I thought this was a terrific spin on the classic "vanishing body" plot. Horrified, Peter and Frances make a run for it, but soon the police are in hot pursuit. After a series of escapades, the pair start (rather belatedly, if you ask me) to try to puzzle out who has really committed the murder, and why. There is one likely suspect, but is the truth more complex? The answer is yes, but there aren't as many twists as I'd hoped for.

This book was written a few years before MacDonald left the UK for Hollywood, but it is a good example of the filmic style of his writing. The storyline is strongly reminiscent of Hitchcock's much-loved and often-used plot device - the ordinary man (and woman) trying to flee from both the forces of evil and the authorities. I thought it was well done, although it's only fair to mention that one Golden Age expert, with whose judgments I often agree,considered the book to be "utter tripe". Well, we are all entitled to our own opinions. I enjoyed this story, even though the climax was rather flimsy, with a detailed written confession that smacks of lazy and hurried writing. Certainly, the reader needs to suspend disbelief somewhat. But that's true of many lively thrillers, is it not?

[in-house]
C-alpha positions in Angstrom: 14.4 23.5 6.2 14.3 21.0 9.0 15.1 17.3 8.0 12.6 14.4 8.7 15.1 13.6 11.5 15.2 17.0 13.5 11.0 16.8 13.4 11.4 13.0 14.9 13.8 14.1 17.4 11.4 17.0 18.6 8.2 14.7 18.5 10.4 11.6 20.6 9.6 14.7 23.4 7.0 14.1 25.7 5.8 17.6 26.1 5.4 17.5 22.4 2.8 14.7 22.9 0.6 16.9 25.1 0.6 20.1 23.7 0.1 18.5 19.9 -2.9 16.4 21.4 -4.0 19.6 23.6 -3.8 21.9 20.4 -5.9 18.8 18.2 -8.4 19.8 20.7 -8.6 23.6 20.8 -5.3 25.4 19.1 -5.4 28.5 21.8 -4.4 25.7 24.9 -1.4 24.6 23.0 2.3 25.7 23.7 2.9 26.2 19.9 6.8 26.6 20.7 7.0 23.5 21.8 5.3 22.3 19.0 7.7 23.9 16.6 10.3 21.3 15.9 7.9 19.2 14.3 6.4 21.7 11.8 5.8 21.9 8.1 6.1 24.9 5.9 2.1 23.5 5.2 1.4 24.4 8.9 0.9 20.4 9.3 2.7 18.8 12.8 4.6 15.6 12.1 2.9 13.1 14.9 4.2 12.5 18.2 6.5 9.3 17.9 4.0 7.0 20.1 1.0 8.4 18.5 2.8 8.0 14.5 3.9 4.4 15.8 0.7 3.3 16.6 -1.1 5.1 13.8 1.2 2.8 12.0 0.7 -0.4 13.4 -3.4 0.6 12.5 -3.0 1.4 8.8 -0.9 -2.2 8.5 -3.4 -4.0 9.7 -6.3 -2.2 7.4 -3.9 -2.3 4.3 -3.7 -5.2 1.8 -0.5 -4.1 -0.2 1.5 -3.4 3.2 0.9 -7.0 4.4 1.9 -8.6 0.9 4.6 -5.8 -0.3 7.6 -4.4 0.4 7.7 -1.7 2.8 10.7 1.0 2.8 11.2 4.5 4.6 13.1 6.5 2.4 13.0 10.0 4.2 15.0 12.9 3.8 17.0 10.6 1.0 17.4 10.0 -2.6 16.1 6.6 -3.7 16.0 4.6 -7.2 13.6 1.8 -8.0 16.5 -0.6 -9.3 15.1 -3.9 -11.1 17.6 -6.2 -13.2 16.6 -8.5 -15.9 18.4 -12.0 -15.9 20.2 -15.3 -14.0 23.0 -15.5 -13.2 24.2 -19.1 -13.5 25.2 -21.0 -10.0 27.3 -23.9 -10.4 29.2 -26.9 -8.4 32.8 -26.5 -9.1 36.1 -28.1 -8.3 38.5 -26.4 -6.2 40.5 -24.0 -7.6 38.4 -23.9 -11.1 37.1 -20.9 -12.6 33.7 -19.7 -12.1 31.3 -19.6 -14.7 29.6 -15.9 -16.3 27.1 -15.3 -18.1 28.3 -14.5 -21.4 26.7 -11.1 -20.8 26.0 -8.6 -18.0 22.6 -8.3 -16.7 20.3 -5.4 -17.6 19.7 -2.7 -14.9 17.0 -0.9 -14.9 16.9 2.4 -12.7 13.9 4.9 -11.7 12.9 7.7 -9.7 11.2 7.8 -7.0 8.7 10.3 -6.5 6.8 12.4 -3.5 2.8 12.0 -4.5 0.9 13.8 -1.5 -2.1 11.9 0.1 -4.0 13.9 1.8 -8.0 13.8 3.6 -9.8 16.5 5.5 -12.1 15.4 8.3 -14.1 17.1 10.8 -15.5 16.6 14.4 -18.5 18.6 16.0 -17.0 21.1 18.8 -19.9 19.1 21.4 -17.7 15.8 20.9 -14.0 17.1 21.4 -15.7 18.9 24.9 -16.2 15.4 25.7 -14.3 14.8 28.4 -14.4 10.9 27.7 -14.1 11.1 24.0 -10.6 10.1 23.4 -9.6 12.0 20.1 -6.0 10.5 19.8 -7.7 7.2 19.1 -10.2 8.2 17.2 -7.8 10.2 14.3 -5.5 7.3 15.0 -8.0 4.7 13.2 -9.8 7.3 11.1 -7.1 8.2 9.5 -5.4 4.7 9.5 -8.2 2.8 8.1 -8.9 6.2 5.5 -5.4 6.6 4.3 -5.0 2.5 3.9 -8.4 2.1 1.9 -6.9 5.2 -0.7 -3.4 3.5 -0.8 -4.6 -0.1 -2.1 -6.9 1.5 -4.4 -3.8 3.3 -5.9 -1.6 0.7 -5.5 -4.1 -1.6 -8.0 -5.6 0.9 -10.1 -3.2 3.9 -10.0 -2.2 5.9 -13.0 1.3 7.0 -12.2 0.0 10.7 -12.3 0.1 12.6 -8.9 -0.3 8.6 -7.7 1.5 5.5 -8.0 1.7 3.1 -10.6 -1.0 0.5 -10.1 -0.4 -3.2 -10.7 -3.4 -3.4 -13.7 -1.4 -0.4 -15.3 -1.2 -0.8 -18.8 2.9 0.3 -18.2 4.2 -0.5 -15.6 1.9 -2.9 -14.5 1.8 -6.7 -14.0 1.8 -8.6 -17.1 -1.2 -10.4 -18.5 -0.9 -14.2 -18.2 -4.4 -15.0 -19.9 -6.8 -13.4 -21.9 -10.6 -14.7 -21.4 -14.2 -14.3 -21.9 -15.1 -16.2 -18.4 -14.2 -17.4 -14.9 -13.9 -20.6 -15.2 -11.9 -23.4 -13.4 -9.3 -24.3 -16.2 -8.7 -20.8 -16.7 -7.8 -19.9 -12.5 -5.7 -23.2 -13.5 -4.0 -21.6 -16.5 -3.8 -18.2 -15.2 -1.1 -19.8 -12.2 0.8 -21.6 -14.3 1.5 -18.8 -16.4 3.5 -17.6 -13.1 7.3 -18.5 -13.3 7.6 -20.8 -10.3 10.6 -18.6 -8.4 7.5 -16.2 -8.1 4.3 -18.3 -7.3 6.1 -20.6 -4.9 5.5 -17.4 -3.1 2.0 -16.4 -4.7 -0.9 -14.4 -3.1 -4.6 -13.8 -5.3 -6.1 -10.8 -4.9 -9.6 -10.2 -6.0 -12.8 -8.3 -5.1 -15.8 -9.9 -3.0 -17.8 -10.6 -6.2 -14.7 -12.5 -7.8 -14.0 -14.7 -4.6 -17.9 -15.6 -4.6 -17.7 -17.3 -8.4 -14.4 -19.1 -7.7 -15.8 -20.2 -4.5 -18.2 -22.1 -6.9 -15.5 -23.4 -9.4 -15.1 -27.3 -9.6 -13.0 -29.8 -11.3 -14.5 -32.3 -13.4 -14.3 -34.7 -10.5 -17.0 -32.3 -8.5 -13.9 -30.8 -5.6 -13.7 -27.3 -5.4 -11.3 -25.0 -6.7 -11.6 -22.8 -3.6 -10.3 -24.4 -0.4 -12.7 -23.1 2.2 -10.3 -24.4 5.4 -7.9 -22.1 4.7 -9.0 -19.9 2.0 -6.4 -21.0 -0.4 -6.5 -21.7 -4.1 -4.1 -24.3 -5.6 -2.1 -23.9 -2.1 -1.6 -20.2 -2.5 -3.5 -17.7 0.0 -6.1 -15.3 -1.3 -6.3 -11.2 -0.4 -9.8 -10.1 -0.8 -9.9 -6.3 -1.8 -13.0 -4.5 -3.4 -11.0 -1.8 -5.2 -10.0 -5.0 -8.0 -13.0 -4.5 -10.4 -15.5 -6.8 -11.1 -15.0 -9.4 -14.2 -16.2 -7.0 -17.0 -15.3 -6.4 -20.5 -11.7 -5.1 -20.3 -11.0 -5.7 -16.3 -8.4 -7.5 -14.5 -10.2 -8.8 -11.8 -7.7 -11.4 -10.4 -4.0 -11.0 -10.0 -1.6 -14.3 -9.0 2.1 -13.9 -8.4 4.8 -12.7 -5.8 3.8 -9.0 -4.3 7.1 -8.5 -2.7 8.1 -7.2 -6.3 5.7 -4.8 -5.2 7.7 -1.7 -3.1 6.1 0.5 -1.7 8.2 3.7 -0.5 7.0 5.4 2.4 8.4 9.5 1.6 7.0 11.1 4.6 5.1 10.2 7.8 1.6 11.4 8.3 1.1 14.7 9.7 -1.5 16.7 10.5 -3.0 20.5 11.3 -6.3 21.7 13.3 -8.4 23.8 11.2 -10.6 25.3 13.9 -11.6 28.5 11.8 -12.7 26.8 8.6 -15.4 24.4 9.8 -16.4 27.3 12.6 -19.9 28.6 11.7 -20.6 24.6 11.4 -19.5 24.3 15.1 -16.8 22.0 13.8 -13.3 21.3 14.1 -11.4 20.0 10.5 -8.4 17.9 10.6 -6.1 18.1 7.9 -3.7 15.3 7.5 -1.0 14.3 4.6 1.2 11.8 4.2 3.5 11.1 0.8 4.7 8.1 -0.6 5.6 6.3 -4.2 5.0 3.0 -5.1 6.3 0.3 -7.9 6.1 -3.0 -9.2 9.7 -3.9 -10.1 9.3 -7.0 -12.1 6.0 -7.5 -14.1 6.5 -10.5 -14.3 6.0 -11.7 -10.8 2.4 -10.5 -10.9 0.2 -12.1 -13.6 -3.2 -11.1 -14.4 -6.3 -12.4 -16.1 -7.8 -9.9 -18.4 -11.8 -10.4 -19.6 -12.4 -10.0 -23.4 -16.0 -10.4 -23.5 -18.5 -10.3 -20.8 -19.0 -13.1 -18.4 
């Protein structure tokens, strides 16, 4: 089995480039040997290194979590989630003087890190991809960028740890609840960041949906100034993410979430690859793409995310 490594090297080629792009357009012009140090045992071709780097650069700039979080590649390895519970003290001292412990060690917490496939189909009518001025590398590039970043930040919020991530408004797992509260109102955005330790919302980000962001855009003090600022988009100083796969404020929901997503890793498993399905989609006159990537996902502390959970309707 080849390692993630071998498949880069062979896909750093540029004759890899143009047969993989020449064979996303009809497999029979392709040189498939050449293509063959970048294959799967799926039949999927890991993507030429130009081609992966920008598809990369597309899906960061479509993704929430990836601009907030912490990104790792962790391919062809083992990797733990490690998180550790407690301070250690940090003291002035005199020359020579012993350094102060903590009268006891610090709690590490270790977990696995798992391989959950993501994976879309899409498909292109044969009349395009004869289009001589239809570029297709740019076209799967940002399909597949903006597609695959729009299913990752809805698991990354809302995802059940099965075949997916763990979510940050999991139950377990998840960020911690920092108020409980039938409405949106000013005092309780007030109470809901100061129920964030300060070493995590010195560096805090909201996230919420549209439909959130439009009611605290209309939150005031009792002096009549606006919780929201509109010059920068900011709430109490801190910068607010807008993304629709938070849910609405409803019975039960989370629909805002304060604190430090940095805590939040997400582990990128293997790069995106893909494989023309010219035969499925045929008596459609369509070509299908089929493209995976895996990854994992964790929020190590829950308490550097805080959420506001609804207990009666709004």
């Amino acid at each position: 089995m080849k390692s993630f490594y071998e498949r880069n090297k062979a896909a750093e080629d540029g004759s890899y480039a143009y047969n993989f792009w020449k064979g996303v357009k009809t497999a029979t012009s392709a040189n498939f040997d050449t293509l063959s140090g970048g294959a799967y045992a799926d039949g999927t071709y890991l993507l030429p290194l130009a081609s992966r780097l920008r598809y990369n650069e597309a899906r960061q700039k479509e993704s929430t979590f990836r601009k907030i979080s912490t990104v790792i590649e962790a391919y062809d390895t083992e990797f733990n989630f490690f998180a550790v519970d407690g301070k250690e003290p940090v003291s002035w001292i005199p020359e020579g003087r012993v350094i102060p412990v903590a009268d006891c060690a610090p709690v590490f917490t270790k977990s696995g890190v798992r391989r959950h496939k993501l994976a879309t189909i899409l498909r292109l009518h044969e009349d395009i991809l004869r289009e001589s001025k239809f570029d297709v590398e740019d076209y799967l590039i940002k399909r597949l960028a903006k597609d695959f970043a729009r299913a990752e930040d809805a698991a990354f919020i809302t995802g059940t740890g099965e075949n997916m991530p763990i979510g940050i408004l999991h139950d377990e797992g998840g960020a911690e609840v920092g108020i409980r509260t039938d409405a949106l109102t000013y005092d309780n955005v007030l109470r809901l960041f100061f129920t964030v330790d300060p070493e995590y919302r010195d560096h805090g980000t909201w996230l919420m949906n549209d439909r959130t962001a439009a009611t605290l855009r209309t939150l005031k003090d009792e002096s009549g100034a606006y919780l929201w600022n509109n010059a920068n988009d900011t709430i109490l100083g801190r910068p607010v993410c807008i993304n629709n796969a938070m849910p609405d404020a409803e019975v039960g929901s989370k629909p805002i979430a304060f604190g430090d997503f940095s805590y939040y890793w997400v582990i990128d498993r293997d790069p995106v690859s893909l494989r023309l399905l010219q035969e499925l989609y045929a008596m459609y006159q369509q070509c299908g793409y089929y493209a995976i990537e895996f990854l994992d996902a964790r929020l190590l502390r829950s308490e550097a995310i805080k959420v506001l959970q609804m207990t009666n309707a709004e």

Wednesday 17 September 2014

When In Sicily....

Sicily is, understandably, associated in many people's minds with the Mafia, and the short story I was researching on my recent visit there does have a ("sort of") Mafia connection. Yet I have to admit that I've never read The Godfather, and have only seen the first of the famous films based on Mario Puzo's books, and that was so long ago I've forgotten most of it. However, I'm tempted to give The Godfather book and film a go now. During my trip, I visited the incredible Teatro Massimo in Palermo, the third biggest theatre in Europe, where the final scenes of the third of the movies were filmed.